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Old 10-23-07, 08:37 PM   #14
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Since I leave so early in the morning I don't often have an audience. One time I did have to call my wife from work and have her go outside and see if my cell phone was out there. Yep right in a mud puddle. It is hard to explain that one without copping to a TPSS.
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Old 10-23-07, 09:02 PM   #15
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i've been lucky enough to always land in grass the few times i've performed this feat. tends to happen more often when taking a couple cute girls out for bike rides though
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Old 10-23-07, 10:02 PM   #16
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i've been lucky enough to always land in grass the few times i've performed this feat. tends to happen more often when taking a couple cute girls out for bike rides though
Take a couple of cute girls out for a ride and end up in the tall grass.... I don't see the problem here
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Old 10-23-07, 10:06 PM   #17
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Gotta learn how to roll and protect the bike!
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Old 10-24-07, 06:11 AM   #18
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The first one I did in public (I acomplished a couple in the backyard with only my dog watching, and yes she smirked) put me in a six inch deep mud puddle in front of a double line of backed up traffic. I'm pretty sure I made 24 people laugh on their morning drive to work. Plus the blood and mud made me look like I had fallen down a mountain side. Major cool points when i got to campus.

The second one in public was in back of the Medical school's parking lot, no less than 6 doctors/med students drove over in their cars to see if I needed help, sigh.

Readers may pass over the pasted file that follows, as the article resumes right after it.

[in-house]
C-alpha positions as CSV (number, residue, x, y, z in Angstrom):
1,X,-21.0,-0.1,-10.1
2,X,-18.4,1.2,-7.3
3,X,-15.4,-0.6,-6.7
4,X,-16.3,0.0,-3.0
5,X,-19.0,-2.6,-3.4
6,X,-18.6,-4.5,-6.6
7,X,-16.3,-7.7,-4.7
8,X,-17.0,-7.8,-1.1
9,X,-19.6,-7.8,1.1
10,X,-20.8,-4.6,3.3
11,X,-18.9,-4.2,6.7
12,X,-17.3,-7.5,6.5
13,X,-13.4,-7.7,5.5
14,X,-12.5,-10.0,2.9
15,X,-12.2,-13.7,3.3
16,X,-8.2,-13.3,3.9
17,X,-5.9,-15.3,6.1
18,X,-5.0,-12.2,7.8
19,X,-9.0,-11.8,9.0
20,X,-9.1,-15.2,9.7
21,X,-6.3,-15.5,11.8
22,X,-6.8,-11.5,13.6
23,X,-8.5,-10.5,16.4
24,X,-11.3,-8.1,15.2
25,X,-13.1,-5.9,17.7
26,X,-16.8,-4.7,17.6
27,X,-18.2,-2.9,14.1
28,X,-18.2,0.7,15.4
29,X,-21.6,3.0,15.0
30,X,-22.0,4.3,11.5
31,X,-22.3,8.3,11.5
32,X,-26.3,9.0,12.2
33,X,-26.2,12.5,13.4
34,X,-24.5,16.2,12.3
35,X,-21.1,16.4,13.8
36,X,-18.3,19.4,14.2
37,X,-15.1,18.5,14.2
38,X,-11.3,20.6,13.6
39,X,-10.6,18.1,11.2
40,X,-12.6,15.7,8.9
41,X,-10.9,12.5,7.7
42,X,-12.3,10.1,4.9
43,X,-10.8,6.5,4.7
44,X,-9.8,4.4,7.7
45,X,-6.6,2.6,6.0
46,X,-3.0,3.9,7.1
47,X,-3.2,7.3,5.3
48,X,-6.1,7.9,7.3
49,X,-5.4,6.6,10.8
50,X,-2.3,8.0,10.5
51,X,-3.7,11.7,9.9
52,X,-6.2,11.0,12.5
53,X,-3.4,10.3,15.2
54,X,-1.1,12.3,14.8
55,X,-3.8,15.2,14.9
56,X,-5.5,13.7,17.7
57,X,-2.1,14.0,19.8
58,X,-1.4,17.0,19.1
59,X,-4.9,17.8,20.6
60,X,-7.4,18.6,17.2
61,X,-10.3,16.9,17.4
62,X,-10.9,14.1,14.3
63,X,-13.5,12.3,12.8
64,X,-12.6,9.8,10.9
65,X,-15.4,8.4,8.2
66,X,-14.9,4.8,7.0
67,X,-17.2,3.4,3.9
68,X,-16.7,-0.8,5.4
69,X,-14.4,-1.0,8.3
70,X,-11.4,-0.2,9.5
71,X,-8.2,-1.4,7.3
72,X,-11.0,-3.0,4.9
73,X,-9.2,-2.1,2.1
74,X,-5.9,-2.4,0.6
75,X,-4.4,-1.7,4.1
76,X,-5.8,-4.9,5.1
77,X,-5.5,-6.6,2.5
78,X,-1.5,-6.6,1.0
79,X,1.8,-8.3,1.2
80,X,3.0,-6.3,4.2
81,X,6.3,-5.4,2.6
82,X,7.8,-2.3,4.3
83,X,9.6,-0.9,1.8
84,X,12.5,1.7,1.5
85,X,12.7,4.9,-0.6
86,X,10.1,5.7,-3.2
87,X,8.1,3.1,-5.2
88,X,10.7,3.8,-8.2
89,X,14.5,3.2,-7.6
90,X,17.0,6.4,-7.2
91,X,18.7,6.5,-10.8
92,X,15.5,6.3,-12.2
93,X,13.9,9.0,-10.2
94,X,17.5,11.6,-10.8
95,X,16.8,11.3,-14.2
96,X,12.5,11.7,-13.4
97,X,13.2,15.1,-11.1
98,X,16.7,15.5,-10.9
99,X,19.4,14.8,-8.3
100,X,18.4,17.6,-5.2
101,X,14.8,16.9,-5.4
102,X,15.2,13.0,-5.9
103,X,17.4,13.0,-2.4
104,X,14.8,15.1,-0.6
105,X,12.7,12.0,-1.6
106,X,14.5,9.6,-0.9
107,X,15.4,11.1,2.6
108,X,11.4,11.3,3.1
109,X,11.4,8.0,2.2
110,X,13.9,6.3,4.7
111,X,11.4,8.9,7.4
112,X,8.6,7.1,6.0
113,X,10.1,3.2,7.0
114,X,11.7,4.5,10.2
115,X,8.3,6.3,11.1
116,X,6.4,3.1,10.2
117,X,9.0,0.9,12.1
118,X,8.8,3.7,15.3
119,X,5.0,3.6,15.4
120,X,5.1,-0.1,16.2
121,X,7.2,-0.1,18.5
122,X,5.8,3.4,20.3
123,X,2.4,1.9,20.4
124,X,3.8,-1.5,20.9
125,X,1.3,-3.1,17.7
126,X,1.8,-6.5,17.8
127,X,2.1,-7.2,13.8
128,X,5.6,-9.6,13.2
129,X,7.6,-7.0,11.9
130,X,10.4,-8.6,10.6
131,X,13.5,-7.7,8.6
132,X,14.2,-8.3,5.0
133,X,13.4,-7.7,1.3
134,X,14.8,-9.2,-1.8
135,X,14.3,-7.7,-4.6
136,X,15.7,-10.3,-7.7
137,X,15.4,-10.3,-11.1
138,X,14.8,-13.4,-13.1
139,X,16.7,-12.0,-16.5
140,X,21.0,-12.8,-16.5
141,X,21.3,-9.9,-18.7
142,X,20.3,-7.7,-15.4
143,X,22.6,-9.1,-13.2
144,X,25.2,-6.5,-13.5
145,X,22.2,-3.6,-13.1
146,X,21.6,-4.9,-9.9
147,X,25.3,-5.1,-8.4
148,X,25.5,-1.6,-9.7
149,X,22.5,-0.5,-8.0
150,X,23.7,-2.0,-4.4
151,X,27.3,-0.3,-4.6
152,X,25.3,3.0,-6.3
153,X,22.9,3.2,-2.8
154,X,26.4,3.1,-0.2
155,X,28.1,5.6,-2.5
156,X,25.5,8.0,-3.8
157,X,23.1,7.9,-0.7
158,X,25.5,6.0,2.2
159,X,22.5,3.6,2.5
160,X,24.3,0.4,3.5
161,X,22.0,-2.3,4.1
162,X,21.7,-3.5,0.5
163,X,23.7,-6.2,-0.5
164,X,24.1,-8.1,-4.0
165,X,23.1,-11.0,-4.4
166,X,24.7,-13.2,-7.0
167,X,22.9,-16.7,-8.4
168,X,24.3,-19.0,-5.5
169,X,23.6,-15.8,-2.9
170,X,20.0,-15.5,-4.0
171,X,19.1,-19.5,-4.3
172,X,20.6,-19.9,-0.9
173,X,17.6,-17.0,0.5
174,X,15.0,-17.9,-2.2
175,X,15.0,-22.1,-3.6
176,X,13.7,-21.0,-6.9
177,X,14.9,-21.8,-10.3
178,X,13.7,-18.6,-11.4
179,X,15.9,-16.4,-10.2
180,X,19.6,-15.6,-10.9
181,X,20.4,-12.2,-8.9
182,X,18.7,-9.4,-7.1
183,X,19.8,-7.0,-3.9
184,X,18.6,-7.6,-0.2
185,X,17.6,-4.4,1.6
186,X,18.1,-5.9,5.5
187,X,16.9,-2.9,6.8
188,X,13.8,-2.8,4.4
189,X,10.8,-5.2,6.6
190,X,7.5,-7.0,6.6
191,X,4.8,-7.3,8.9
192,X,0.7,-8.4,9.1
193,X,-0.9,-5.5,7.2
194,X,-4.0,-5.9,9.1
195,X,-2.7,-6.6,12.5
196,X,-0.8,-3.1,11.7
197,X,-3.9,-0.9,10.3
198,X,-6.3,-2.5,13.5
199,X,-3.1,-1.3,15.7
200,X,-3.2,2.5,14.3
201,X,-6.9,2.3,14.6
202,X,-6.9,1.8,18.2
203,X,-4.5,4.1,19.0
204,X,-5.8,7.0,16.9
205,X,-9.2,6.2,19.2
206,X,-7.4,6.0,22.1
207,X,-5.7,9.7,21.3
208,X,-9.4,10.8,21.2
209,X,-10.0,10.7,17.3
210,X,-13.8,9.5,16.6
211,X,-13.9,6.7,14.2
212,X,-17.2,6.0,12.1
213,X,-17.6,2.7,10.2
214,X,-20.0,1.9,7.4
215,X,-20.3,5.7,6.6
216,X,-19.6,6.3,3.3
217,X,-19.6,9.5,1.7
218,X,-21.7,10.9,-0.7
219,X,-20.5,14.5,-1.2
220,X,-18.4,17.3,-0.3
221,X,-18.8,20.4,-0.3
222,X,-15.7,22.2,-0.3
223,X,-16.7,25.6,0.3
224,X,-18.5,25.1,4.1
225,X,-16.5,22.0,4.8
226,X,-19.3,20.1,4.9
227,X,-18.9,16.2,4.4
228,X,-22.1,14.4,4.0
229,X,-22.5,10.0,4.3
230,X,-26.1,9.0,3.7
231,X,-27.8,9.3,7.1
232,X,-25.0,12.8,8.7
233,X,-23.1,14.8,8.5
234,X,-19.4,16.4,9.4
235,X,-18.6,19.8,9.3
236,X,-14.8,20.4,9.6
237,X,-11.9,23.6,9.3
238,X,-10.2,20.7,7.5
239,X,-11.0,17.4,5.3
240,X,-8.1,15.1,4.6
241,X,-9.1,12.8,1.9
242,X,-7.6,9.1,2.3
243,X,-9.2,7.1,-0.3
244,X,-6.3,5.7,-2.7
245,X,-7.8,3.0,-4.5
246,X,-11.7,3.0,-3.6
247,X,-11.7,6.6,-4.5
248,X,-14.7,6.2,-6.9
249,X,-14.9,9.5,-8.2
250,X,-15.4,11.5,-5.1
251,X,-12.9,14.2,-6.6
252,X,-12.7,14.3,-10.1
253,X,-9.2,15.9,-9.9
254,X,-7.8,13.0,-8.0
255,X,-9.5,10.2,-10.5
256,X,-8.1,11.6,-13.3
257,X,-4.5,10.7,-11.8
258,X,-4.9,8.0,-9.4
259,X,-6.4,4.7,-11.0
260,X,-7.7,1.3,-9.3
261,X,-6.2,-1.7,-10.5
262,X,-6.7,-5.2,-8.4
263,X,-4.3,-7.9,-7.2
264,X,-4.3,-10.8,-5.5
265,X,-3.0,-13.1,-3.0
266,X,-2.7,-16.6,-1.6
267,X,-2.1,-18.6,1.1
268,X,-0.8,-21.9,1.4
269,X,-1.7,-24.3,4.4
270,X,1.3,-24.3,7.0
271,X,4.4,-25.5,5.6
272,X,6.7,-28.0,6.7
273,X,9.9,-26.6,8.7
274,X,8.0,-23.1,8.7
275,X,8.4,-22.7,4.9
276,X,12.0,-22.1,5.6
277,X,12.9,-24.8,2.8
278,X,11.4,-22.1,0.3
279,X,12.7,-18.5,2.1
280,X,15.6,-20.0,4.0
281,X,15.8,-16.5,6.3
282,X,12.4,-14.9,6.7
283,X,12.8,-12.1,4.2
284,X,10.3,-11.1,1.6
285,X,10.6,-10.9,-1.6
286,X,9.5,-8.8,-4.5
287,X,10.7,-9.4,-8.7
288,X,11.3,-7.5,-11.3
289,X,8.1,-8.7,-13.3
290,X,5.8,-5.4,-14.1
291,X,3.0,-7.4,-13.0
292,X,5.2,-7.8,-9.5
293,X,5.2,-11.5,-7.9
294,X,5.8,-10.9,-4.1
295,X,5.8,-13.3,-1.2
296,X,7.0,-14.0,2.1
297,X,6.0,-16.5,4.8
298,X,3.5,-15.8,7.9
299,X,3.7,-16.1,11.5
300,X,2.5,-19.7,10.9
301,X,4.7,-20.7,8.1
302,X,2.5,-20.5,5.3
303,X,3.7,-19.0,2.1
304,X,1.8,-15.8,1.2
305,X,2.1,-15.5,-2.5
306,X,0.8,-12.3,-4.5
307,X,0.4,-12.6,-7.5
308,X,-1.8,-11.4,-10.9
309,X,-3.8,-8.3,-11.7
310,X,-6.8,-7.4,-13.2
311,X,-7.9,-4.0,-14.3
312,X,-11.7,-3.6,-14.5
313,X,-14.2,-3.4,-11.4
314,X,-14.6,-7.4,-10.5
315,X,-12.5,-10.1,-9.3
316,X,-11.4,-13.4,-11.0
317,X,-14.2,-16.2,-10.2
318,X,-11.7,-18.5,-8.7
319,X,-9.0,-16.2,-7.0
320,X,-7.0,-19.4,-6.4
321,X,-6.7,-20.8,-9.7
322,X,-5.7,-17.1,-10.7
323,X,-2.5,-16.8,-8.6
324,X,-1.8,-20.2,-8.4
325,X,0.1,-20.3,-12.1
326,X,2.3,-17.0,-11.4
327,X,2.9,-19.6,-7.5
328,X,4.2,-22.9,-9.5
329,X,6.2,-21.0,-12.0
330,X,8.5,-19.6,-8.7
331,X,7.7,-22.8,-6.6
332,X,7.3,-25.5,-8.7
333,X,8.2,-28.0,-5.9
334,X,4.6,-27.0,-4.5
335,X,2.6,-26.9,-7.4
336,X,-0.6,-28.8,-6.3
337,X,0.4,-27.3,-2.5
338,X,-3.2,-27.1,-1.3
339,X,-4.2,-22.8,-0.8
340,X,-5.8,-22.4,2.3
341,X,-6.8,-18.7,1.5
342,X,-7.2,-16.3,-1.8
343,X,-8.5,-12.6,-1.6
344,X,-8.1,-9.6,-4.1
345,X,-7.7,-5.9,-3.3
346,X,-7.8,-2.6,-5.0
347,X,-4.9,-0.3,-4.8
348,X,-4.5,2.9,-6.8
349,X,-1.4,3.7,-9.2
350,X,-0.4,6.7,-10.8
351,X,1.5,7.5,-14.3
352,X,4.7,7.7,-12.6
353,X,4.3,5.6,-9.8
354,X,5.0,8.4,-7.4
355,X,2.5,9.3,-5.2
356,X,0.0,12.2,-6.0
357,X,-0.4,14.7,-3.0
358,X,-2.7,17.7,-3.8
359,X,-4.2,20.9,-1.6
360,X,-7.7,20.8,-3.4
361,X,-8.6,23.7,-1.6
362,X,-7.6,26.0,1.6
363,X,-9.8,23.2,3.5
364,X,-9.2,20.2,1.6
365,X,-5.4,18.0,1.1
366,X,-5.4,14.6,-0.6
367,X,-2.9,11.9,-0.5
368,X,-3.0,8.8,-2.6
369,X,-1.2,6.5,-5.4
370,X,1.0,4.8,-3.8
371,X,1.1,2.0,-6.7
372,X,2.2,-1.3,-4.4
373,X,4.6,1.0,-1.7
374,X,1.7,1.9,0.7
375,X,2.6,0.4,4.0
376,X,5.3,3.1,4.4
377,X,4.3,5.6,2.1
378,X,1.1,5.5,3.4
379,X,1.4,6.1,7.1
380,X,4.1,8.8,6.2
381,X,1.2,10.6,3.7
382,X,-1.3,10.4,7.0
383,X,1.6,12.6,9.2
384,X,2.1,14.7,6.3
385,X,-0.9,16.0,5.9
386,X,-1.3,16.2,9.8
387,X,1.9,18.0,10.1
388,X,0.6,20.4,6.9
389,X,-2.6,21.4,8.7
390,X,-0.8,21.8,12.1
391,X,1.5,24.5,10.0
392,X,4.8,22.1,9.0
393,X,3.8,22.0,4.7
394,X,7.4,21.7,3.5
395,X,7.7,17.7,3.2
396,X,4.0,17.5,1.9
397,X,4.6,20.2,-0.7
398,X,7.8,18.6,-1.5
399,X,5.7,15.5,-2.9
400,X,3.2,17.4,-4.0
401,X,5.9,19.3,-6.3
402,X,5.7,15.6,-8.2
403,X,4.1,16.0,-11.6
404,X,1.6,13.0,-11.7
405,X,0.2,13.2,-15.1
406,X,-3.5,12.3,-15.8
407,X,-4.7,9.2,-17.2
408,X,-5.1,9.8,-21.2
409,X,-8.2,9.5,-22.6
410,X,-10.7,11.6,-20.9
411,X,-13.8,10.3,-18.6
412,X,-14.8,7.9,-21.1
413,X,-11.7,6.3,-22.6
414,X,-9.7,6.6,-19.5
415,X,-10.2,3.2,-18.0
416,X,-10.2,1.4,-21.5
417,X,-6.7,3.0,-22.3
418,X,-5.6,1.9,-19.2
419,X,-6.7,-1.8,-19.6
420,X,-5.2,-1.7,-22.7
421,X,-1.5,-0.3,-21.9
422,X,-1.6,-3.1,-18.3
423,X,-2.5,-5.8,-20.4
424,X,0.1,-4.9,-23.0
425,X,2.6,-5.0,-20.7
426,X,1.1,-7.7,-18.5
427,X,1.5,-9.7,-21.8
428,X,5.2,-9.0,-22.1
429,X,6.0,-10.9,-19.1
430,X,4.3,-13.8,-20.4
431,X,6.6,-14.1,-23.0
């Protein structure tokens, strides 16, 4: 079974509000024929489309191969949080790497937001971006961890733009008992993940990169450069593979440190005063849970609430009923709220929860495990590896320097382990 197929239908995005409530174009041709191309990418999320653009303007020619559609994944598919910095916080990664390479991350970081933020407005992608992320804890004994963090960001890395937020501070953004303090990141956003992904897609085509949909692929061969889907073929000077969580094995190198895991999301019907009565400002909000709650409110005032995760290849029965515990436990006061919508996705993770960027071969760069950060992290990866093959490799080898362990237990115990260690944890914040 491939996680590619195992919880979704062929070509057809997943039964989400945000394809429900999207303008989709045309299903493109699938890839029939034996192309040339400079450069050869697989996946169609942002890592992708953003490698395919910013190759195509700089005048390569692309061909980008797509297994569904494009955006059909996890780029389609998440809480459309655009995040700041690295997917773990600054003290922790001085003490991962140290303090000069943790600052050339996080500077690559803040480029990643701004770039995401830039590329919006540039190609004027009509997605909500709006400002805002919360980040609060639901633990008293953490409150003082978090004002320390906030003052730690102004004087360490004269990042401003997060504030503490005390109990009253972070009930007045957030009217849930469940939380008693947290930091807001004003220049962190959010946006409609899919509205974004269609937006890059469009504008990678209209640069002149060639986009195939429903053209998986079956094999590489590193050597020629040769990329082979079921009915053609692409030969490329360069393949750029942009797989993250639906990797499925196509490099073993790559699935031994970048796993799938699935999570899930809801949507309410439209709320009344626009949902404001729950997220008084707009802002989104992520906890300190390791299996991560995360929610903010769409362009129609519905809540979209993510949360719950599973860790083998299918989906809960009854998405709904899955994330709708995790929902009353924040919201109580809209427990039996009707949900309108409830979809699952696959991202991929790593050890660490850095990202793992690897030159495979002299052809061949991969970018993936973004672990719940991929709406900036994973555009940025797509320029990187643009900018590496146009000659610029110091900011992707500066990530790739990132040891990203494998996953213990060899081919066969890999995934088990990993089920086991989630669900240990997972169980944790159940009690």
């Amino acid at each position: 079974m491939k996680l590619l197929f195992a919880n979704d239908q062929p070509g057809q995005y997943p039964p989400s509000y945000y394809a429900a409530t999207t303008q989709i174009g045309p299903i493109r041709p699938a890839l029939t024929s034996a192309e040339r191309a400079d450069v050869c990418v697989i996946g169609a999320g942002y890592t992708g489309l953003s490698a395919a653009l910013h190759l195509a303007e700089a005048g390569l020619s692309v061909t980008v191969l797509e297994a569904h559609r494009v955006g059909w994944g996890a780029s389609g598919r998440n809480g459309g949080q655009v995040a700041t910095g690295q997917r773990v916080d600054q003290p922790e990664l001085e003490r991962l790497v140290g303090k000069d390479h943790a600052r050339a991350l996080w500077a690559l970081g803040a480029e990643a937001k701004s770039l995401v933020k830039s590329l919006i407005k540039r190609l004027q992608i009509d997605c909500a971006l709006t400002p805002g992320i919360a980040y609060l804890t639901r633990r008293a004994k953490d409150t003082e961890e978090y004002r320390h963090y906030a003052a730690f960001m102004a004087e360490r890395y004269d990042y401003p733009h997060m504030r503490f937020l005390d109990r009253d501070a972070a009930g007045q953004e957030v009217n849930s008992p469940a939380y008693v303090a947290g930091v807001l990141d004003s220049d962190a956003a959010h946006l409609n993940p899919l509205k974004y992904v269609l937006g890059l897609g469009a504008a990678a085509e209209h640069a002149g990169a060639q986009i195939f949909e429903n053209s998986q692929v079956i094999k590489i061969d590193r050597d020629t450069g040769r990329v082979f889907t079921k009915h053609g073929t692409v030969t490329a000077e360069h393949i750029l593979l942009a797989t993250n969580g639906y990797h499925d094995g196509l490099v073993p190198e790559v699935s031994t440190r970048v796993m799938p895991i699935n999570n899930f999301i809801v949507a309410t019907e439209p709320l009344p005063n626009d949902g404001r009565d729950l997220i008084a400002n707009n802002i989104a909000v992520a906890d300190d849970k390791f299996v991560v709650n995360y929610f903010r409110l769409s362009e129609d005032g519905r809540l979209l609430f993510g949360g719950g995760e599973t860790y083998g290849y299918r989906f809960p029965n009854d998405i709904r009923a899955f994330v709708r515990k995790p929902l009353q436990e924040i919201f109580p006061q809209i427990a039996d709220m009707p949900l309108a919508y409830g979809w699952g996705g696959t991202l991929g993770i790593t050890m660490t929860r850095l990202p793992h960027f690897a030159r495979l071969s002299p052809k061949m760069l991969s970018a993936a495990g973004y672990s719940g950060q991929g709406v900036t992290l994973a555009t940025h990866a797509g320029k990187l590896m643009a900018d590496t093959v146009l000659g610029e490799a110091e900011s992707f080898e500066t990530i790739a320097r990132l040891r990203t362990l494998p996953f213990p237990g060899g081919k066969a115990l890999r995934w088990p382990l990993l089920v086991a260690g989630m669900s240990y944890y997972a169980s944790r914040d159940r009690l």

The important thing is to laugh at yourself about it all.

That and stop landing right on your knee machka!
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Old 10-25-07, 09:16 PM   #19
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Is this just your way to meet doctors? (or nurses depending on your preference)
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Old 10-25-07, 11:16 PM   #20
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Just give the thumbs up, and continue with your journey like you meant to do that.
I can't imagine the times I went down in traffic because I couldn't release my foot from the pedal. Front of the pack, so everyone can see too.
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Old 10-28-07, 12:05 PM   #21
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Of course I am joking about this but beginners who are considernig moving up to clip-in pedals really worry about it. The nice surprise is that it suually only happens when you are stopping so you aren't moving. So it is one of those things that you have to do a couple of times to lose your fear of it.

In the end it usually is the bruised ego that hurts most.
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Old 10-28-07, 05:51 PM   #22
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My boyfriend's a cellist, so he's very hesitant to make the switch from platforms to clipless - he's worried he'll fall and injure one of his hands/arms and won't be able to play. He bought a new bike this summer and the owner of the bike shop had some great advice: Buy a trainer to use during the winter and use clipless pedals/shoes. Then, by next spring, he'll be used to clipless and it won't be such a huge transition. I think this is a great idea.
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Old 10-28-07, 06:07 PM   #23
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Gotta learn how to roll and protect the bike!
lol.
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Old 10-31-07, 09:31 PM   #24
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One thing I did that helped was to take my bike shoes to the gym and try them on the spin bikes. If you look a lot of them have SPD pedals. It took me just one workout to get the hang of it. In fact it was actaully easier on the bike to get clipped in.

But I kept my old hybrid bike becasue I still want a bike I can just hop on and ride regardless of the shoes.
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Old 11-03-07, 05:29 PM   #25
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I found some cool bike pedals that have flashing LEDs in them. The rotation of the pedal powers the lights (no batteries).

I don't know if I can put toe clips on them. I think they would be a nice safety feature and would work well on my non-clip in bike.